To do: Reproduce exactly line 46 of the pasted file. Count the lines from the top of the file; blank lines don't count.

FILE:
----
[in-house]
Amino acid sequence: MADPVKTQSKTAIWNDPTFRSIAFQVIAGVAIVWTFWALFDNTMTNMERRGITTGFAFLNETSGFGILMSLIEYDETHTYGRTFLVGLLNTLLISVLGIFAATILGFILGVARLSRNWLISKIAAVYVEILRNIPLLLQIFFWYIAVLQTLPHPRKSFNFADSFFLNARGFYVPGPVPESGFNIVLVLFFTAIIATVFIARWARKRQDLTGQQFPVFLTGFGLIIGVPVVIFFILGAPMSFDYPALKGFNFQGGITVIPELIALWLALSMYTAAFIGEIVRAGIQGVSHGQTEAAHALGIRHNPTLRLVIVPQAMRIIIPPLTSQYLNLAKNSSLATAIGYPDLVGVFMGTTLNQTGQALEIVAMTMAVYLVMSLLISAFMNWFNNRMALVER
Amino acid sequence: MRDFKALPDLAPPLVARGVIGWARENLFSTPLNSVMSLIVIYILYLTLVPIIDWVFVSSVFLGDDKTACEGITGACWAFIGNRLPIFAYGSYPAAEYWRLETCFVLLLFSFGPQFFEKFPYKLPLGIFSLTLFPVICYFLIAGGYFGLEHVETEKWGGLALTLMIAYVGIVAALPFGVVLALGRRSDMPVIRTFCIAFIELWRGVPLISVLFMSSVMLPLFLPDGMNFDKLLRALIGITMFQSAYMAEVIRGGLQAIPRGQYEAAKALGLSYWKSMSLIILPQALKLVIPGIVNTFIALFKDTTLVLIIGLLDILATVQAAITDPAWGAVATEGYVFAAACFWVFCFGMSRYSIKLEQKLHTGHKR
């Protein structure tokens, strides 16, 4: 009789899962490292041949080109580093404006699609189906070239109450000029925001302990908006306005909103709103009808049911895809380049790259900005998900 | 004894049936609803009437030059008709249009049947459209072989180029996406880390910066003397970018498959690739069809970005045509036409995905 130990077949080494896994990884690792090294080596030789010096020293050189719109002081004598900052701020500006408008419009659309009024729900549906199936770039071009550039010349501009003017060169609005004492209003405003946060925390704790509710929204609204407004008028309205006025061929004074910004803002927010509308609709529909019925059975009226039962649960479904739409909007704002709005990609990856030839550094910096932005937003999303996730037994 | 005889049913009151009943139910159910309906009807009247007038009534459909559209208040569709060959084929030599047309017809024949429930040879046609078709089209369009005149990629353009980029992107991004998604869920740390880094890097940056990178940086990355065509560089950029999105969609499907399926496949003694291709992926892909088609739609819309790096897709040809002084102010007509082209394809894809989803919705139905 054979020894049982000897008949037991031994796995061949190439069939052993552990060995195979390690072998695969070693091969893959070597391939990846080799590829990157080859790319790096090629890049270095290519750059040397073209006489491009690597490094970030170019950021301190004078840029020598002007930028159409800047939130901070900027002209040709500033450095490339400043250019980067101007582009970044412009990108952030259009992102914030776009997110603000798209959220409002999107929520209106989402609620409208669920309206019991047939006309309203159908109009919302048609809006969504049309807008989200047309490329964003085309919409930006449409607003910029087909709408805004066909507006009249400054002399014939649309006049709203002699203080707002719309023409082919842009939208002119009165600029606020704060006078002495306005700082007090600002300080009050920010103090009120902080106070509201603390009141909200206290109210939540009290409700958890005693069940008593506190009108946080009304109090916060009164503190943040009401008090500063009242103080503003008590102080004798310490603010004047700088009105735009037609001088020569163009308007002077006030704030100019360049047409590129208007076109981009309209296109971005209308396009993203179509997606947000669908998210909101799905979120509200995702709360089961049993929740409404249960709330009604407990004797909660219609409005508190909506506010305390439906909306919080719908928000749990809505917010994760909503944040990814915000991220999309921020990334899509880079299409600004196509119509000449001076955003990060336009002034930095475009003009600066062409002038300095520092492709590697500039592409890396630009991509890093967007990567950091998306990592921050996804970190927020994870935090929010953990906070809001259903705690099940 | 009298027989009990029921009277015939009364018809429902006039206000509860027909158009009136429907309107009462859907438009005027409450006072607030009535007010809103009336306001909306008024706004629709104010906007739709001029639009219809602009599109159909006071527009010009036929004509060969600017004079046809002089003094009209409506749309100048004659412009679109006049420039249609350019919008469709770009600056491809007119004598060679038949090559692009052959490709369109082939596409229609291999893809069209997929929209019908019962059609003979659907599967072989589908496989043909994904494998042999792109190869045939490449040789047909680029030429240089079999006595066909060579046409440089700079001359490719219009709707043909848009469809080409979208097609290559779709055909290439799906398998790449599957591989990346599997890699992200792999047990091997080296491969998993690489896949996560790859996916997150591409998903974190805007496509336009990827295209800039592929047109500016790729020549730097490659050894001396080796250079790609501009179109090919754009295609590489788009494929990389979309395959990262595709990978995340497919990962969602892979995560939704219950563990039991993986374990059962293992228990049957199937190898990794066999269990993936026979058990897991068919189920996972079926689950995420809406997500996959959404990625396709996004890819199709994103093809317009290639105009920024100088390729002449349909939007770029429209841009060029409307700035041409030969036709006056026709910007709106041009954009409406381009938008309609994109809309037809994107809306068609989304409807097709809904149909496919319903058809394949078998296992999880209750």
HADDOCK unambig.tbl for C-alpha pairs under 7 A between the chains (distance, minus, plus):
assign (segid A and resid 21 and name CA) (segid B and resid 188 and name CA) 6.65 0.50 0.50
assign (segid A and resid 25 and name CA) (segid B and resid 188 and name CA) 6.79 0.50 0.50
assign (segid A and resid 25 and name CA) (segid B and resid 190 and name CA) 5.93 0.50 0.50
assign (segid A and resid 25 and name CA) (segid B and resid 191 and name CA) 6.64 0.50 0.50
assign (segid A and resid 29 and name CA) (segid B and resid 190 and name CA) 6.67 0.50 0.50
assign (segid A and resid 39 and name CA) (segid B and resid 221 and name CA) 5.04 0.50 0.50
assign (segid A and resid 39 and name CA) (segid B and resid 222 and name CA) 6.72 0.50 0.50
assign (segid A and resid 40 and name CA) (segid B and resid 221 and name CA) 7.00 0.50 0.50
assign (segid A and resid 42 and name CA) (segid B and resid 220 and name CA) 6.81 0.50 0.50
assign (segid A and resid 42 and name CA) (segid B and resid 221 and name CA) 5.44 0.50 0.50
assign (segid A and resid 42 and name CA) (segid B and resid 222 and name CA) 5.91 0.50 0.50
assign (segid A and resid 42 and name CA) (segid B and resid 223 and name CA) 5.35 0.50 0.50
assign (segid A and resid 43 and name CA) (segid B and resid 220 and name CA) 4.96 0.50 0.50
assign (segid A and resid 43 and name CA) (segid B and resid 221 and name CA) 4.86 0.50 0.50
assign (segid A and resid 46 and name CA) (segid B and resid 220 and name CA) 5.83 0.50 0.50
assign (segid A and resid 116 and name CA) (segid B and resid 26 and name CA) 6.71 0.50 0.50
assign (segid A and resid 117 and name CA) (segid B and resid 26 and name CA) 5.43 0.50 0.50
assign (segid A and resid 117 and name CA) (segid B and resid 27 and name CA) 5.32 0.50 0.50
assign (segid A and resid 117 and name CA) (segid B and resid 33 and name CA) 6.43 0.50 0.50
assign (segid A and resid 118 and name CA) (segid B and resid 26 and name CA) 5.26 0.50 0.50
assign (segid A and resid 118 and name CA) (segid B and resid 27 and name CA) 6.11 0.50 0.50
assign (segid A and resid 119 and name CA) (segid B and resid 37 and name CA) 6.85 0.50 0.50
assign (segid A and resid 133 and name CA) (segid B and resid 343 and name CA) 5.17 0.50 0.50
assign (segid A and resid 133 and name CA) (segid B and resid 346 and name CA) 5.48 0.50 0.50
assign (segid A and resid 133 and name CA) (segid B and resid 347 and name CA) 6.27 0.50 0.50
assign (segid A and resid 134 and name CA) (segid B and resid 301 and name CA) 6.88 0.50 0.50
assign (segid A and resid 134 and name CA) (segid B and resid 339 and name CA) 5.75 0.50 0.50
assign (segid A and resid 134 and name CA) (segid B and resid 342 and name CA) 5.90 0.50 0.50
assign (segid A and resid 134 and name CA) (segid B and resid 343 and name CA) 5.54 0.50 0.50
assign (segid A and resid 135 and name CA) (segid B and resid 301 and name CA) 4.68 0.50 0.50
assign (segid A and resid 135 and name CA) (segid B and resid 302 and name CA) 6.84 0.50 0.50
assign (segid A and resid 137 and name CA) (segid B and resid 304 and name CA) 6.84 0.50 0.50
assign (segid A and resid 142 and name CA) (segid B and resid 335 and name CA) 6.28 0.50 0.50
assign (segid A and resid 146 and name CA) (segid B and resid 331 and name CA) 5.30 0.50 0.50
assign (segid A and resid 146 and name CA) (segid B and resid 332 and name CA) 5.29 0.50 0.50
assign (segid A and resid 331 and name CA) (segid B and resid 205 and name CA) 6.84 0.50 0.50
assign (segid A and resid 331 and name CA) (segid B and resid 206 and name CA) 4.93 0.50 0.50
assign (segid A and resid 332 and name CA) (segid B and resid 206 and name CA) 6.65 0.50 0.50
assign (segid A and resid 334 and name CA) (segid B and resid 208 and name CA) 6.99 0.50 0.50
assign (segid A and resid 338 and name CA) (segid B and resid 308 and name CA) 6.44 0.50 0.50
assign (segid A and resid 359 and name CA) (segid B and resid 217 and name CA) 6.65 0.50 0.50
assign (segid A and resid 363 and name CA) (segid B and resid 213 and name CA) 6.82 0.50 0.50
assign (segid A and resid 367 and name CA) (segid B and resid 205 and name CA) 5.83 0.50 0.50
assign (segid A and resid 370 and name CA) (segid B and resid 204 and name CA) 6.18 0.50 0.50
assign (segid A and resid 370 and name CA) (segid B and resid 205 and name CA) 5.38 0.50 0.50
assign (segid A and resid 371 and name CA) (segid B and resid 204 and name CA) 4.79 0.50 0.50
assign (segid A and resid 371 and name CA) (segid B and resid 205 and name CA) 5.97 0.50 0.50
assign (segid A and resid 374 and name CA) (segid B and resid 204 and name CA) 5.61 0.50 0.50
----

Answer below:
assign (segid A and resid 359 and name CA) (segid B and resid 217 and name CA) 6.65 0.50 0.50